Financing

3 executives leave amid Jack in the Box cost cuts

The company’s chief legal officer and chief of staff are among those leaving as the chain cuts corporate overhead.
Photograph: Shutterstock

Jack in the Box on Friday announced the departure of three executives amid continued cuts to corporate overhead at the San Diego-based chain.

The company said that Phillip Rudolph, chief legal and risk officer, will leave next February.

Mark Blankenship, the company’s chief of staff and strategy, and Paul Melancon, the company’s controller and treasurer, will both leave in early January.

Jack in the Box said that the responsibilities of all three “will be assumed by others in the organization.”

“Jack in the Box Inc. has changed significantly in just the past few years, and the organization’s leadership structure is evolving to support a single restaurant brand,” CEO Lenny Comma said in a statement.

The departures come as the company has aggressively cut costs in general and administrative spending, also known as G&A or corporate overhead. The company sold its Qdoba Mexican Eats brand in early 2018 to concentrate on the 2,200-unit Jack in the Box.

The company has wanted to get its corporate overhead spending down to 1.8% of revenues, from 3.8%.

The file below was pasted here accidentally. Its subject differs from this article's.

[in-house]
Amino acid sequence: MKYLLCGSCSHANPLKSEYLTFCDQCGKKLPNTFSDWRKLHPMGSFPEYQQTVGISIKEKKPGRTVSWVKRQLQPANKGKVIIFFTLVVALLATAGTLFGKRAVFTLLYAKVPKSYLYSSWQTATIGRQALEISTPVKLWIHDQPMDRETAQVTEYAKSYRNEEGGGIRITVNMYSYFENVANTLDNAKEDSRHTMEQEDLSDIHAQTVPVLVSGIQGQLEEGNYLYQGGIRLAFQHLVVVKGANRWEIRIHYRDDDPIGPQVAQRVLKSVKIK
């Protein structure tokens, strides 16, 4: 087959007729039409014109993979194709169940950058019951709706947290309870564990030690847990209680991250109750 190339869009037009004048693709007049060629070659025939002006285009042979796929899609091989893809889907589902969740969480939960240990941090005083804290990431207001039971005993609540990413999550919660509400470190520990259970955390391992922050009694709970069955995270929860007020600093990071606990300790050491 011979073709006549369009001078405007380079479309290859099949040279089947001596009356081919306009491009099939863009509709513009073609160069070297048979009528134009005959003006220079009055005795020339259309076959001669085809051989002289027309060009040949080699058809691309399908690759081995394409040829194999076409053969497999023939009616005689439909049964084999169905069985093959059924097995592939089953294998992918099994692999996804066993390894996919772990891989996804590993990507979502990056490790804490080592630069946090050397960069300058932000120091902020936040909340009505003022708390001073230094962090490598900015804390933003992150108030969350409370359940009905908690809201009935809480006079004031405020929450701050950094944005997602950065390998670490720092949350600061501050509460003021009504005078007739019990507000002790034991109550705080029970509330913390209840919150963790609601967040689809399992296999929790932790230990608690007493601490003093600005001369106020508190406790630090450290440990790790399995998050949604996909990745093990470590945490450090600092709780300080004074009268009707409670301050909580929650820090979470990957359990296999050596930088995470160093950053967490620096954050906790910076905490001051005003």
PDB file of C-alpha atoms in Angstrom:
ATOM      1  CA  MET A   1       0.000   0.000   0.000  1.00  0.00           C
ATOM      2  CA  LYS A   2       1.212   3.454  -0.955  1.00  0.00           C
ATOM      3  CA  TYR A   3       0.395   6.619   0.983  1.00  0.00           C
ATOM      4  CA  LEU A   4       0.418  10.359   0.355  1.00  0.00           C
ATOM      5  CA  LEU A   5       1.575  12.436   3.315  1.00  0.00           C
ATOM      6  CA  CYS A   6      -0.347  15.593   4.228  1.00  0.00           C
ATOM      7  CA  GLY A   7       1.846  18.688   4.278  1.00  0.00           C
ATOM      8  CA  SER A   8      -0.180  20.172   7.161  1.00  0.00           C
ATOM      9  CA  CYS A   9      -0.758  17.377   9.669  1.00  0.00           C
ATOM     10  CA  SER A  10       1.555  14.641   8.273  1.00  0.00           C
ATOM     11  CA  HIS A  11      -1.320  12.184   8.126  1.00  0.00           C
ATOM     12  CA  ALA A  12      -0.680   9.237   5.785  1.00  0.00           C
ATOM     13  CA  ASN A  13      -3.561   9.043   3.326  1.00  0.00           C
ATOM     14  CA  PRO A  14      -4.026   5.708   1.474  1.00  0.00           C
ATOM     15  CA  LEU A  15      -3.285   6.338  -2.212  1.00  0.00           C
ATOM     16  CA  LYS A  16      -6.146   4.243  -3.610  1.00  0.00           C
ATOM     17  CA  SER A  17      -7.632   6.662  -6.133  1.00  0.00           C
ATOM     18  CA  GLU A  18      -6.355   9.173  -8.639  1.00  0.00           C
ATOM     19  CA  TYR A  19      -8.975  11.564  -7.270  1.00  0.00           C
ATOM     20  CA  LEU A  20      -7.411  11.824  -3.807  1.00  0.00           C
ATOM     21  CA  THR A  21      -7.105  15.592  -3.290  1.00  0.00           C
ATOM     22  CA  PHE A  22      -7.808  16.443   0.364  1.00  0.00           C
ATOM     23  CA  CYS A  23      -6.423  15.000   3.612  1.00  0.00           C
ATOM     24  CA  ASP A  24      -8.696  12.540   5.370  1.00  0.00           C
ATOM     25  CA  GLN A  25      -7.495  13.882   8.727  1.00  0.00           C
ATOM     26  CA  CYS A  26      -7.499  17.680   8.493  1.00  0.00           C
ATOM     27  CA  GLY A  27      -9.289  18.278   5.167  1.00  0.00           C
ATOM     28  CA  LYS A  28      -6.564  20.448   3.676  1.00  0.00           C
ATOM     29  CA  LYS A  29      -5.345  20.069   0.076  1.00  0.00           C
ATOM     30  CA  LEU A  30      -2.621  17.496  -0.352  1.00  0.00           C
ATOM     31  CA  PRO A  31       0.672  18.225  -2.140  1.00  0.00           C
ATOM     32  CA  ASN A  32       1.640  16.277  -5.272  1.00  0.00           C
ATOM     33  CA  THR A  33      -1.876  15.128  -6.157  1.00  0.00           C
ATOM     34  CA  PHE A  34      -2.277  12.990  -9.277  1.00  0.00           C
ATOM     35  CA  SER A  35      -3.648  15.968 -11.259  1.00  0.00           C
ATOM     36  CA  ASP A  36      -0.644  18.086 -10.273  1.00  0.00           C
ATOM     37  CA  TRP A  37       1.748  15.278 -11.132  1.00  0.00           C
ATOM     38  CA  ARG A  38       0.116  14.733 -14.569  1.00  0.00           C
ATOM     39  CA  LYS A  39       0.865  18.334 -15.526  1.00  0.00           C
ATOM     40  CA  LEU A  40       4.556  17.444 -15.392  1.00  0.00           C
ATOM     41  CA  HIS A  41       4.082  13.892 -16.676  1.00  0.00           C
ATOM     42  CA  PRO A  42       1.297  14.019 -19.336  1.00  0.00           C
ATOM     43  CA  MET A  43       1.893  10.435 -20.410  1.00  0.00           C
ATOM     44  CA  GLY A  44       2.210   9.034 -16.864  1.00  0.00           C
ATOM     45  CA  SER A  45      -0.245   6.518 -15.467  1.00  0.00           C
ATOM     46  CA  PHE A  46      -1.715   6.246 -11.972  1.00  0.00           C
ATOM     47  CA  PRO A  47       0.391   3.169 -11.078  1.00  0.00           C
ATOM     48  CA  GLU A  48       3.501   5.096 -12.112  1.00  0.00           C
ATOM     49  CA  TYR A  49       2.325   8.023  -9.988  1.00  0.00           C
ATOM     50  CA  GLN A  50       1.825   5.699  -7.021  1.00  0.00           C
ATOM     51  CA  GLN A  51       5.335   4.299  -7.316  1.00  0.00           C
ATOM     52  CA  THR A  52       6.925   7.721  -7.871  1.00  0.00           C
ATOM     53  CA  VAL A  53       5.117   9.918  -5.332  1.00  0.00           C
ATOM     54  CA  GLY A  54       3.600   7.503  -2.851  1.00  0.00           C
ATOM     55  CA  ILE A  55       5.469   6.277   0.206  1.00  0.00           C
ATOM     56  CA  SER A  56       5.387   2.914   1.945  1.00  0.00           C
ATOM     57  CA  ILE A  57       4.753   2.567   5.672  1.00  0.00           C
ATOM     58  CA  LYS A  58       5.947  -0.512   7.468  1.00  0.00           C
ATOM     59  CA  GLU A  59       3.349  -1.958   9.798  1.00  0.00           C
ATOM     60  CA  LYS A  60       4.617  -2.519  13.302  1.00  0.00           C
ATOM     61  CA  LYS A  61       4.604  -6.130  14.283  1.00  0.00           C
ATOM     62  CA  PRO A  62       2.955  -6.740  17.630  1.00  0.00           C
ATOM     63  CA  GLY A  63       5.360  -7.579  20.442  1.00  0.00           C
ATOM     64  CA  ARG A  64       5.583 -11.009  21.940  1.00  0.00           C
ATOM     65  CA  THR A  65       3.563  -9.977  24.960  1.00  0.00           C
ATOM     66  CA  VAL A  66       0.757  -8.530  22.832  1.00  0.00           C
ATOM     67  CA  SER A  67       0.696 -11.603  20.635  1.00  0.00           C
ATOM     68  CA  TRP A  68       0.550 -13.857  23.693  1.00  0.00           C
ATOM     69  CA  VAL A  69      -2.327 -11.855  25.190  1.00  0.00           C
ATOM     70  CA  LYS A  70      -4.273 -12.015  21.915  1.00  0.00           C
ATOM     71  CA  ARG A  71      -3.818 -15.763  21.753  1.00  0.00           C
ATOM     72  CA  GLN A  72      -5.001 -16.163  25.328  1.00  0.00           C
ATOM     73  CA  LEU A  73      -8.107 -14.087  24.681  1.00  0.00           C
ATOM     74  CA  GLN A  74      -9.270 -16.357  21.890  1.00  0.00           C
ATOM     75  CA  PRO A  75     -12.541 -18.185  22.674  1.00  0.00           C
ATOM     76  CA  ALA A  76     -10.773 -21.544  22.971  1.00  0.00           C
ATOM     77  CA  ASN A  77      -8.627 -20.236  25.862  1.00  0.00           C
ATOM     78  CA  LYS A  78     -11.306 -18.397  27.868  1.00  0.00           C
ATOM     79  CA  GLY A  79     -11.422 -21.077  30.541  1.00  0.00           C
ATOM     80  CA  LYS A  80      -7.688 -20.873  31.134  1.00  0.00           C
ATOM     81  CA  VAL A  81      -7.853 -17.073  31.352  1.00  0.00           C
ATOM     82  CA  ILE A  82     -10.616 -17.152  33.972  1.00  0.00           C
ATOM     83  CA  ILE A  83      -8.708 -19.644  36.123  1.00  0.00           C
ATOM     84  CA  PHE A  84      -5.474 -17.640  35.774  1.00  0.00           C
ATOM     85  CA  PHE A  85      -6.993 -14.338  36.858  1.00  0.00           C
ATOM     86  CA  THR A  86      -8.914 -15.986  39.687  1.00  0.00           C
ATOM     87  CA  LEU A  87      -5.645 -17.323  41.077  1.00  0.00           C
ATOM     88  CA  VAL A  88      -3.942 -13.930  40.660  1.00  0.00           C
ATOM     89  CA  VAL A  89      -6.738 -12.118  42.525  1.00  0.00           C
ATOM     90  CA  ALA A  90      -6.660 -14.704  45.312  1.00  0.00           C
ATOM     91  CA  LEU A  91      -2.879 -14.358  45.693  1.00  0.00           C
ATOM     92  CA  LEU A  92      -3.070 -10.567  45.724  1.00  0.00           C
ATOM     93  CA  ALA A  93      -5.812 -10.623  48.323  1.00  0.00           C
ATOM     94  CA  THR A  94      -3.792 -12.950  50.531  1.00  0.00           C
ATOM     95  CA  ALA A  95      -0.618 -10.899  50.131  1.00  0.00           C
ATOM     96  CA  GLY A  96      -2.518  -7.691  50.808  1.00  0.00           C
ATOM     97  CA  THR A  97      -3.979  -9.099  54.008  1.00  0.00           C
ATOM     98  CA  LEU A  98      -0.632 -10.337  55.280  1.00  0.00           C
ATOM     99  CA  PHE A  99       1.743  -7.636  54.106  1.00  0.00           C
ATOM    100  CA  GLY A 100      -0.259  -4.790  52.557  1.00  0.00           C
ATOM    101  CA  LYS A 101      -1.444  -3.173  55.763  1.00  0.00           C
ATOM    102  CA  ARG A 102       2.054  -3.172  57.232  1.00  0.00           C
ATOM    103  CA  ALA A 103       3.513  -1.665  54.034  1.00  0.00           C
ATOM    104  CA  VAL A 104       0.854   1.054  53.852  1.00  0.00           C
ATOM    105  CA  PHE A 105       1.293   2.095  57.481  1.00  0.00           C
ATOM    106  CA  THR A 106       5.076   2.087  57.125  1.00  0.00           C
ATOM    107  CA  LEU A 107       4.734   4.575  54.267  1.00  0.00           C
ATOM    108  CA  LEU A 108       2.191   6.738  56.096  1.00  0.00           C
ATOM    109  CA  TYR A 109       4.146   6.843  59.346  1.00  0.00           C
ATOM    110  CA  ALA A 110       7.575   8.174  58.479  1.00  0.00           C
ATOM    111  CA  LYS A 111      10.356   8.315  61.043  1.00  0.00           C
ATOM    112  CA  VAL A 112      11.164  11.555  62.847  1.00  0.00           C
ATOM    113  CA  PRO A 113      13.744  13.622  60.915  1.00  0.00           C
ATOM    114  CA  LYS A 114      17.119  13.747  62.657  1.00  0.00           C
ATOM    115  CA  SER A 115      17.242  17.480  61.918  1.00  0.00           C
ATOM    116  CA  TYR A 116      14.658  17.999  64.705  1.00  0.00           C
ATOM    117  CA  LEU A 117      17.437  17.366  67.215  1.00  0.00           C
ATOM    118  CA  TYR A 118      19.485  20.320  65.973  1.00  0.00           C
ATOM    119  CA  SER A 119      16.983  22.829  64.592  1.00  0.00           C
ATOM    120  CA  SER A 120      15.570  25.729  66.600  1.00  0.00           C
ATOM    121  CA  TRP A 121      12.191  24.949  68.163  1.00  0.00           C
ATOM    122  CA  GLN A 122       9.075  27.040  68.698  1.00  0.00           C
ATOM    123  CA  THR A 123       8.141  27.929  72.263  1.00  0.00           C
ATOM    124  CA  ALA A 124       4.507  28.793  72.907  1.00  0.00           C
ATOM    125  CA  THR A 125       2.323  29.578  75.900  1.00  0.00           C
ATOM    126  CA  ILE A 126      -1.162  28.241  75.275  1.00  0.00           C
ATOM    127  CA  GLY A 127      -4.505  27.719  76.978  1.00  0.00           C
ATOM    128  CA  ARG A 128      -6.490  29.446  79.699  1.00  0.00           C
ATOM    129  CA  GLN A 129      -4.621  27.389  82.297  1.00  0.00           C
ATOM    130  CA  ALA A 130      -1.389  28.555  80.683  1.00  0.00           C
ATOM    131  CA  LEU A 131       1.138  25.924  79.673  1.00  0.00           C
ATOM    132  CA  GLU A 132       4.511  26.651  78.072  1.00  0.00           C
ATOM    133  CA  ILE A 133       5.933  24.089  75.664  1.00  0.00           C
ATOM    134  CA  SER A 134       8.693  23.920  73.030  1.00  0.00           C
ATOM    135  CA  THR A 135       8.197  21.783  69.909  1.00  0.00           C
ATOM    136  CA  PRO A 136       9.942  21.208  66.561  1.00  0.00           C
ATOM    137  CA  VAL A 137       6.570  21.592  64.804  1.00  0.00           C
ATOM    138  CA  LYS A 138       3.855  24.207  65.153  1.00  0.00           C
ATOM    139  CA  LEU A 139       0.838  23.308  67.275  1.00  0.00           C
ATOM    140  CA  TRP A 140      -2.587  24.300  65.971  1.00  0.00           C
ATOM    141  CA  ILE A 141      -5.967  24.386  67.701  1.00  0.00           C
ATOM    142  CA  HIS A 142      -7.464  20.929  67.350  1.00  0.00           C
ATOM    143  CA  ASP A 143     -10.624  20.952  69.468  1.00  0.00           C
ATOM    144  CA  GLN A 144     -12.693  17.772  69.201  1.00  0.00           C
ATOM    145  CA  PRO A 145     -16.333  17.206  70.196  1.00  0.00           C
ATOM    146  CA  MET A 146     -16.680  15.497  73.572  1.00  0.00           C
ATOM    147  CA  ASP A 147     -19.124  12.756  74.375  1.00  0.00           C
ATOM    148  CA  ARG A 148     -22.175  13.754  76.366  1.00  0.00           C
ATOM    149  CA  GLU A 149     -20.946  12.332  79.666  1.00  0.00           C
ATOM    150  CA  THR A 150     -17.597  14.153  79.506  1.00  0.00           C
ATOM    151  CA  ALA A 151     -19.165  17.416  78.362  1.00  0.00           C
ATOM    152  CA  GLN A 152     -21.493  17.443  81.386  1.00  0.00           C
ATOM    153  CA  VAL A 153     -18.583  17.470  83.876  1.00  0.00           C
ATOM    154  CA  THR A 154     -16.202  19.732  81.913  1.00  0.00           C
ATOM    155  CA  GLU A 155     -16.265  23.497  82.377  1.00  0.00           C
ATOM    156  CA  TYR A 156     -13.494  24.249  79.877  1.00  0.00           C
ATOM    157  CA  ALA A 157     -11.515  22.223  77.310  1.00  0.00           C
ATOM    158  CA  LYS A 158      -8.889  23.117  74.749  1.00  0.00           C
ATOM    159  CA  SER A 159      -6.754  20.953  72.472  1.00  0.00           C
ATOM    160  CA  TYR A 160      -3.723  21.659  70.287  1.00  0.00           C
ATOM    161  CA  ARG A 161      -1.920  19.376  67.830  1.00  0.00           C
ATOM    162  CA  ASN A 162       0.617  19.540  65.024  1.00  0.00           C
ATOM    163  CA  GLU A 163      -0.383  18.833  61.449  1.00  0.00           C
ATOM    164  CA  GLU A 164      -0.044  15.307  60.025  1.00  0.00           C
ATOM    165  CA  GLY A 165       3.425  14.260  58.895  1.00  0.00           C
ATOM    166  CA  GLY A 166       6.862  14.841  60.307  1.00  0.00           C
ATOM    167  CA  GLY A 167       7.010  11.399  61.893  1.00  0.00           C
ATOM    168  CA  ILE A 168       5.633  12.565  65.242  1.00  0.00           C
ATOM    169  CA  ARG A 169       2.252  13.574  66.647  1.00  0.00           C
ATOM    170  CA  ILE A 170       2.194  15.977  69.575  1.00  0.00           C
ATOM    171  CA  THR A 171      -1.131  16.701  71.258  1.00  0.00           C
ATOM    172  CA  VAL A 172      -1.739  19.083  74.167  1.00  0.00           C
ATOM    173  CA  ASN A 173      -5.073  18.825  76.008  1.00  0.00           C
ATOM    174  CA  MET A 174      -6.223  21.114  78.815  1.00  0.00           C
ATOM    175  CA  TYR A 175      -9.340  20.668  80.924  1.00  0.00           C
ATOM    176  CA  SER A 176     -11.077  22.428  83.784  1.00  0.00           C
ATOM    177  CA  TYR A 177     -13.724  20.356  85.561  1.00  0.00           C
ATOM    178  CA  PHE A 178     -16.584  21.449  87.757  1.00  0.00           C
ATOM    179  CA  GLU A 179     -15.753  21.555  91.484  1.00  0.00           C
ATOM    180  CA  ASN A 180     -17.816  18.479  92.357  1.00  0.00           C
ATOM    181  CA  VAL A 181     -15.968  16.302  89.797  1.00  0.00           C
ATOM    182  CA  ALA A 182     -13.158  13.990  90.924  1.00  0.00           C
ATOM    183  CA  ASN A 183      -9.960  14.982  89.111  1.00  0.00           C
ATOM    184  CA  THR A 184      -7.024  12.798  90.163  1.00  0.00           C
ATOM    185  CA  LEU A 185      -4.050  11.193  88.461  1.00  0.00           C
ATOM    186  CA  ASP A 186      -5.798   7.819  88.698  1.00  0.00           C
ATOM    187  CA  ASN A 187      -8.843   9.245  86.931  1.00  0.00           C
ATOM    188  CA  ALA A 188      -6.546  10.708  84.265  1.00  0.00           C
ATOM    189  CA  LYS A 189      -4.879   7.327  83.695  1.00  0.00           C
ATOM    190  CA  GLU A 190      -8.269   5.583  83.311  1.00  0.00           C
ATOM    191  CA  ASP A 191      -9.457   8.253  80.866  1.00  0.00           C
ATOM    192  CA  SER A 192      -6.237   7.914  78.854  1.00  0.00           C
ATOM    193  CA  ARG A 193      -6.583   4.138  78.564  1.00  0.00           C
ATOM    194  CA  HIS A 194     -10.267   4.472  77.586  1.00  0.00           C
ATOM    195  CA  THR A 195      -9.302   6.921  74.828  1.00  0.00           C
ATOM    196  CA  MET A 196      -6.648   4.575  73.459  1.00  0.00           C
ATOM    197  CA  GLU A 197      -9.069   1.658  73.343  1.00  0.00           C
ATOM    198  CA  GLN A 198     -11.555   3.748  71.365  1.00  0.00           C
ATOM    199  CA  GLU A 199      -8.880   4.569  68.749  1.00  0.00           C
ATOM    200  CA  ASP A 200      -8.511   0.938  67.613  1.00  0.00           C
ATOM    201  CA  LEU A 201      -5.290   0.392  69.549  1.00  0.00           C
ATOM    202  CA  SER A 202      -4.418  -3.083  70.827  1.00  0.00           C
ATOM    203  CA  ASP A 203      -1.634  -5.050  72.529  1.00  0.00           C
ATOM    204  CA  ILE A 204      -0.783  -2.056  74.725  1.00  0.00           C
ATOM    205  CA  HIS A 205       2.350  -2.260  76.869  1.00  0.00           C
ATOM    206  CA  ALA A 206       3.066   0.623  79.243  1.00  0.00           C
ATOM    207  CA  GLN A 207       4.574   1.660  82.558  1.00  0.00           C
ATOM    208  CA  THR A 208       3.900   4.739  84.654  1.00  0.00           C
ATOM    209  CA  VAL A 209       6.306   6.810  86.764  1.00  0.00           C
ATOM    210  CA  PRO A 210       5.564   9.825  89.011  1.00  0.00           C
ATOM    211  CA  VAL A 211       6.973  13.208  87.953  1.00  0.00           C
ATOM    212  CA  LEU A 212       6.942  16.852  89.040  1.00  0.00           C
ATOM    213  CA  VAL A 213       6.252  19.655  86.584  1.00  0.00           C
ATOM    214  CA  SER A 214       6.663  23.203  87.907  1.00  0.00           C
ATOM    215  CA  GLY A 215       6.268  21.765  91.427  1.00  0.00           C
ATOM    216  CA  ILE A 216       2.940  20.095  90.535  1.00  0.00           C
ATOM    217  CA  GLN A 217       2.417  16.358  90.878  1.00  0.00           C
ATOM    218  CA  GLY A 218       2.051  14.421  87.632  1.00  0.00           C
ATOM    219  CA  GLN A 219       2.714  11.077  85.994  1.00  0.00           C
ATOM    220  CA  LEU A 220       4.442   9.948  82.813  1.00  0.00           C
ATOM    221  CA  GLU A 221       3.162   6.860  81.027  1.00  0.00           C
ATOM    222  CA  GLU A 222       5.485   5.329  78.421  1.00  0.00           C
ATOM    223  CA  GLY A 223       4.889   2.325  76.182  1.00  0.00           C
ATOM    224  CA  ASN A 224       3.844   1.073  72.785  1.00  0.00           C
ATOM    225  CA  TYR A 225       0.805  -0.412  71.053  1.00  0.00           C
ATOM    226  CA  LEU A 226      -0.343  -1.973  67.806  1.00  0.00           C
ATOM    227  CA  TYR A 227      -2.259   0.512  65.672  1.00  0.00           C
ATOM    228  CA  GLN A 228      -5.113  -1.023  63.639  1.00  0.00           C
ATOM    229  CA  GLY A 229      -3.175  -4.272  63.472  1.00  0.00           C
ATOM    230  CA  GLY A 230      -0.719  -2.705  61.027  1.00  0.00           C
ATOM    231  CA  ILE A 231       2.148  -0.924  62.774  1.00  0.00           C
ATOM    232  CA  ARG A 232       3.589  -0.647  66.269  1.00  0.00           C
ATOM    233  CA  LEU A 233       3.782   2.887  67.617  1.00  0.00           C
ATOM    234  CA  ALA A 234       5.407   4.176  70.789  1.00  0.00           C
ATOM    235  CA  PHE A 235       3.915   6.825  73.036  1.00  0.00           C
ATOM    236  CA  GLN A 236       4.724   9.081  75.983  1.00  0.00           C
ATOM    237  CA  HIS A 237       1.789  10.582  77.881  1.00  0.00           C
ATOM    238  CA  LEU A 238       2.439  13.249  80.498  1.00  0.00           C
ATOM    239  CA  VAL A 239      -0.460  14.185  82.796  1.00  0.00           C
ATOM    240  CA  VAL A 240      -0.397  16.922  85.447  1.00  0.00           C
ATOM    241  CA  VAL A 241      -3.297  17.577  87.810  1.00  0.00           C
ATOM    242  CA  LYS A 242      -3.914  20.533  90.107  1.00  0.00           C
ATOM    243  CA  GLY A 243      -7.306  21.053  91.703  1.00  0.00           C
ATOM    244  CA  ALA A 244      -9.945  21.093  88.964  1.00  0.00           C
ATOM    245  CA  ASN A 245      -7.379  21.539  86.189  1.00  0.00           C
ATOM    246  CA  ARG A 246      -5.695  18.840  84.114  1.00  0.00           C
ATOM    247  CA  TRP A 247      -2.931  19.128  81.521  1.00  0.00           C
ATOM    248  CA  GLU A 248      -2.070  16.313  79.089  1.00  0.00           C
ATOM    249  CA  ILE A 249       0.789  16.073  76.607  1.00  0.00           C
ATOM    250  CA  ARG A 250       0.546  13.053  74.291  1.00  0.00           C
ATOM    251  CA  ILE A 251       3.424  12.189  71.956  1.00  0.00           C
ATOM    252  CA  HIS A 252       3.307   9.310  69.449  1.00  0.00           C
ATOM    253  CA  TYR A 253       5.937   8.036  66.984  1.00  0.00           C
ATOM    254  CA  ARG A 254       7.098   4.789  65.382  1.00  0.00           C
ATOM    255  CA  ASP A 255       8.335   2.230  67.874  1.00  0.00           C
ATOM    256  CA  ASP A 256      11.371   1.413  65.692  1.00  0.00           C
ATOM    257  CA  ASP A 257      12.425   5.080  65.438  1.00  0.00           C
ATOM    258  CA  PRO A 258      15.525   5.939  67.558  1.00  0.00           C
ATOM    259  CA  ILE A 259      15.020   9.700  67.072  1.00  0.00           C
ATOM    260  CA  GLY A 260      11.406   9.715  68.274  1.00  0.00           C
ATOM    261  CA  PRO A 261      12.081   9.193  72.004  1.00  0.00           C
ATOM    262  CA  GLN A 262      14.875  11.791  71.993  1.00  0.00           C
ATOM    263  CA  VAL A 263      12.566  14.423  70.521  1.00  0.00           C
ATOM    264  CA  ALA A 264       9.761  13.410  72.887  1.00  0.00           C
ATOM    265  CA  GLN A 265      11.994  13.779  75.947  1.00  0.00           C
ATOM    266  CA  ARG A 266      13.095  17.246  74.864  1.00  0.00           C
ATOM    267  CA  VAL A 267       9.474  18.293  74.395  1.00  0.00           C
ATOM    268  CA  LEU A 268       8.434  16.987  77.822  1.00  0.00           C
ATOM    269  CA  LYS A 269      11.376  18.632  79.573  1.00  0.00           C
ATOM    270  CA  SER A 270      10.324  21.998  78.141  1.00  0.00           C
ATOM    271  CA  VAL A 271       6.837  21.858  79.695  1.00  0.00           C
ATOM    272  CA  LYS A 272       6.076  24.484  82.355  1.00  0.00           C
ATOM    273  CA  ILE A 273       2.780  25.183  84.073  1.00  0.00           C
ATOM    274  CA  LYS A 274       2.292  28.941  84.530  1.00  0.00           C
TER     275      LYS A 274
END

That shift has already led to tension within the brand: Operators last year passed a vote of no confidence in Comma, then filed a lawsuit against the company.

The departing executives each have at least 12 years of experience with the company. Rudolph has been with the company for 12 years; Melancon for 14 and Blankenship for 22.

Members help make our journalism possible. Become a Restaurant Business member today and unlock exclusive benefits, including unlimited access to all of our content. Sign up here.

Multimedia

Exclusive Content

Financing

Steak and Ale comes back from the dead, 16 years later

The Bottom Line: Paul Mangiamele has vowed to bring the venerable casual-dining chain back for more than a decade. He finally fulfilled that promise. Here’s a look inside.

Consumer Trends

Fast food has lost its reputation as a cheap meal

Years of price hikes are driving consumers to grocery stores and even full-service restaurants, which are now viewed by some as a better deal.

Financing

Here’s what an activist investor could push Starbucks to do

The Bottom Line: With the coffee shop chain reportedly talking with an activist investor, here’s a look at some of the potential changes they might demand.

Trending

More from our partners